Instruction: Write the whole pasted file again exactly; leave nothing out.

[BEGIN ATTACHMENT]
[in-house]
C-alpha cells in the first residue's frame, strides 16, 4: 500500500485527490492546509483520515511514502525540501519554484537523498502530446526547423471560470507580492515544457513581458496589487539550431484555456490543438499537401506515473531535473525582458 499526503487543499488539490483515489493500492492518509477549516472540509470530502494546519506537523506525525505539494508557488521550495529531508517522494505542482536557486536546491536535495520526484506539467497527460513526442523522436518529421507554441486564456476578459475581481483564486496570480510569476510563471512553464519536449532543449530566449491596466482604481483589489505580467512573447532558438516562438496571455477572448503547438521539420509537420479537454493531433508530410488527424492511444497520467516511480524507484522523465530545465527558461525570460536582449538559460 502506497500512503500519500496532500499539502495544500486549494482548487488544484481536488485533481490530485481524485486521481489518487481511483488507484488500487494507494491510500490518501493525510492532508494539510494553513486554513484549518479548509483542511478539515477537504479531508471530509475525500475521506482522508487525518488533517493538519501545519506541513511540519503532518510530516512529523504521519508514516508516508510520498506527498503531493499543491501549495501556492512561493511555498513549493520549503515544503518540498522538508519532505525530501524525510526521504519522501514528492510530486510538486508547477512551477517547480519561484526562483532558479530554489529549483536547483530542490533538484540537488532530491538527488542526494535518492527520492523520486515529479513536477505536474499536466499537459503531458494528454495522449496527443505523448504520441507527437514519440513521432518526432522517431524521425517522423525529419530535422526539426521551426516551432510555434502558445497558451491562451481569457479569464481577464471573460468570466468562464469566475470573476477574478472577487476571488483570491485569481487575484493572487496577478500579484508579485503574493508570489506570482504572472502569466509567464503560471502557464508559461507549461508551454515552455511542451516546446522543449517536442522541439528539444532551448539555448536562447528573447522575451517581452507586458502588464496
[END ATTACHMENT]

[in-house]
C-alpha cells in the first residue's frame, strides 16, 4: 500500500485527490492546509483520515511514502525540501519554484537523498502530446526547423471560470507580492515544457513581458496589487539550431484555456490543438499537401506515473531535473525582458 499526503487543499488539490483515489493500492492518509477549516472540509470530502494546519506537523506525525505539494508557488521550495529531508517522494505542482536557486536546491536535495520526484506539467497527460513526442523522436518529421507554441486564456476578459475581481483564486496570480510569476510563471512553464519536449532543449530566449491596466482604481483589489505580467512573447532558438516562438496571455477572448503547438521539420509537420479537454493531433508530410488527424492511444497520467516511480524507484522523465530545465527558461525570460536582449538559460 502506497500512503500519500496532500499539502495544500486549494482548487488544484481536488485533481490530485481524485486521481489518487481511483488507484488500487494507494491510500490518501493525510492532508494539510494553513486554513484549518479548509483542511478539515477537504479531508471530509475525500475521506482522508487525518488533517493538519501545519506541513511540519503532518510530516512529523504521519508514516508516508510520498506527498503531493499543491501549495501556492512561493511555498513549493520549503515544503518540498522538508519532505525530501524525510526521504519522501514528492510530486510538486508547477512551477517547480519561484526562483532558479530554489529549483536547483530542490533538484540537488532530491538527488542526494535518492527520492523520486515529479513536477505536474499536466499537459503531458494528454495522449496527443505523448504520441507527437514519440513521432518526432522517431524521425517522423525529419530535422526539426521551426516551432510555434502558445497558451491562451481569457479569464481577464471573460468570466468562464469566475470573476477574478472577487476571488483570491485569481487575484493572487496577478500579484508579485503574493508570489506570482504572472502569466509567464503560471502557464508559461507549461508551454515552455511542451516546446522543449517536442522541439528539444532551448539555448536562447528573447522575451517581452507586458502588464496